ENTJs are natural born leaders. Decisive and determined, they thrive in environments where they can manage resources effectively to secure a positive outcome. They are ambitious and confident. They aren’t afraid to tackle any challenges that stand in their way. While not cold-hearted, the task always comes first. Inefficiencies frustrate ENTJs. They can be dismissive of colleagues they judge as less capable or who don’t meet their exacting standards.
Given this, some roles typically have work environments or approaches that may be more challenging for ENTJs. Remember, this list is just a guideline of job types you might not enjoy or find draining. It doesn’t mean you won’t excel at them.
The following career matches may be less suited to ENTJ personality types:
Here at F4S, we’re fascinated by what motivates people. When considering leadership, it’s important to reflect on these three particular traits:
If you enjoy power and control, you will likely thrive in a leadership role. If belonging is important to you, then a leadership position may feel isolating.
There's no question that ENTJs make decisive leaders who like to take charge and push the limits of what's possible. They enjoy power as a tool for getting things done. ENTJs are critical thinkers who love efficient systems, and they often know exactly what they need to do for their vision to become a reality. Because of their big ideas, strong will, and results-focused approach, they are very comfortable in leadership roles.
People with the ENTJ personality type are highly motivated by achievement. They're great strategists and clear communicators who often inspire their subordinates. They set high standards for themselves and their team.
ENTJ leaders have an innate understanding of their subordinates’ strengths and harness them to drive high performance. Their infectious energy builds momentum and drives their team members toward the desired outcome. Confident, capable employees and mature teams will likely thrive under ENTJ leaders. They will appreciate being empowered to find their own solutions and rise to any challenge they face.
ENTJs can appear ruthless in their desire to succeed. But, ENTJs will gladly recognize the contribution and hard work of their team members. It’s just that there’s no room for apathy, complacency, or laziness with an ENTJ boss. They can become impatient with those who don’t share their hunger for achievement. Those who don’t give their best will be given short shrift.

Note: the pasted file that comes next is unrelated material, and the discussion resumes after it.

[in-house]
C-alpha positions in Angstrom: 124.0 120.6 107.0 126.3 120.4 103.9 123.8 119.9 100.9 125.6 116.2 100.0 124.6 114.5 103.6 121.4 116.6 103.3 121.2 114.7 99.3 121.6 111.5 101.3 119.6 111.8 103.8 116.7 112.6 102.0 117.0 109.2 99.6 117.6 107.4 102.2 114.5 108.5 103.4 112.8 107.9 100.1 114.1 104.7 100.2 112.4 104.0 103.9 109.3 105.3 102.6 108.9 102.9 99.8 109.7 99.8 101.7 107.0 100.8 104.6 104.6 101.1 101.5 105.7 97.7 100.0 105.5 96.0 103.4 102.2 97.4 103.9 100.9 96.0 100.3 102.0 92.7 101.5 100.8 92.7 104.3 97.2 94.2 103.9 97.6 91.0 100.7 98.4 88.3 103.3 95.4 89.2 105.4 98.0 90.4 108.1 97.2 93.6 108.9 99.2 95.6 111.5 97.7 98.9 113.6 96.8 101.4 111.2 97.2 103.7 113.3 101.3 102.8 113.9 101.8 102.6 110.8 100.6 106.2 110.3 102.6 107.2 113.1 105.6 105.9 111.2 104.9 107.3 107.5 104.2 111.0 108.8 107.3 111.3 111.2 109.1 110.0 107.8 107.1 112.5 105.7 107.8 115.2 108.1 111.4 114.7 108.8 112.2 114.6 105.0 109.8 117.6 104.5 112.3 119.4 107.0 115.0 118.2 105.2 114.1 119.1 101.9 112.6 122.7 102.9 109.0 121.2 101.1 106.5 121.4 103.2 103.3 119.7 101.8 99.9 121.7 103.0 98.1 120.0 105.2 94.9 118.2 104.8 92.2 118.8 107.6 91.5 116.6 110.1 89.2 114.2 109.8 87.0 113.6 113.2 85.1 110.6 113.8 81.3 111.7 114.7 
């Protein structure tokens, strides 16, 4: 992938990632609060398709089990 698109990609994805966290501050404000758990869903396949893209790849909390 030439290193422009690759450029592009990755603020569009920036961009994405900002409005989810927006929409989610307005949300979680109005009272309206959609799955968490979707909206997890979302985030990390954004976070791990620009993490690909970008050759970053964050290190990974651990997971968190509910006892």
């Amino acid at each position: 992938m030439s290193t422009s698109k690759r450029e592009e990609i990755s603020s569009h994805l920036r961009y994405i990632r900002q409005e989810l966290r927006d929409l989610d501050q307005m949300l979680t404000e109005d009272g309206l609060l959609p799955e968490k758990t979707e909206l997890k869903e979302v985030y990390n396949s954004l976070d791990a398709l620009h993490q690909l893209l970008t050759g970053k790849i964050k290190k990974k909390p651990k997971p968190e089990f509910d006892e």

Our eight-week development program ‘Reflection & Patience’ can help ENTJs get more from less confident team members. This program is personalized to work with your innate preferences helping you to lead with greater effectiveness irrespective of personality type.
ENTJs make capable and productive colleagues. They are inspiring in their work ethic and aren’t fazed by obstacles in their path. Colleagues of an ENTJ can be assured of their determination to see a task through to completion. They channel all their energy toward meeting their goals.
This means emotional connection is less important to ENTJs. They’re not looking for friends at work, but they are keen to collaborate with colleagues they respect. They like to use their strategic thinking skills when contributing to brainstorming sessions. Sharing and critiquing ideas with equally capable colleagues provides the intellectual stimulus that ENTJs enjoy.
They are happy to volunteer for positions of responsibility within the team or lead tasks or projects. Their confidence and strong communication skills make them great at representing the team in meetings.
People with the ENTJ personality type are quick thinkers who can often clearly see the way ahead. They can become impatient with colleagues who don’t immediately understand their ideas. They are open to suggestions from others but can’t stand long, drawn-out conversations about the merits of different options. They loathe inefficiency and will brusquely cut off discussions they feel have gone on too long.
These traits can make ENTJs appear insensitive. Their desire to move decisively to action means they may neglect the feelings and concerns of others. Astute ENTJs appreciate that workplace drama and hurt feelings ultimately detract from getting the job done. This enables them to slow down a little and make sure they’ve got everyone engaged before plowing forward.
From the chef Gordon Ramsay to the politician Margaret Thatcher, ENTJs are recognized for their leadership qualities and desire for achievement.
Here are some famous ENTJs:
Editor’s note: Do you recognize yourself in any of these famous people? Are you secretly nodding along, going, “I always thought I was just like Gordon Ramsay?” Whether you are or you aren’t, don’t worry! This list is meant to be fairly light-hearted. It is based on traits and behaviors observed in our favorite celebs rather than in-depth research. After all, it’s unlikely anyone actually put Napoleon Bonaparte through an MBTI test!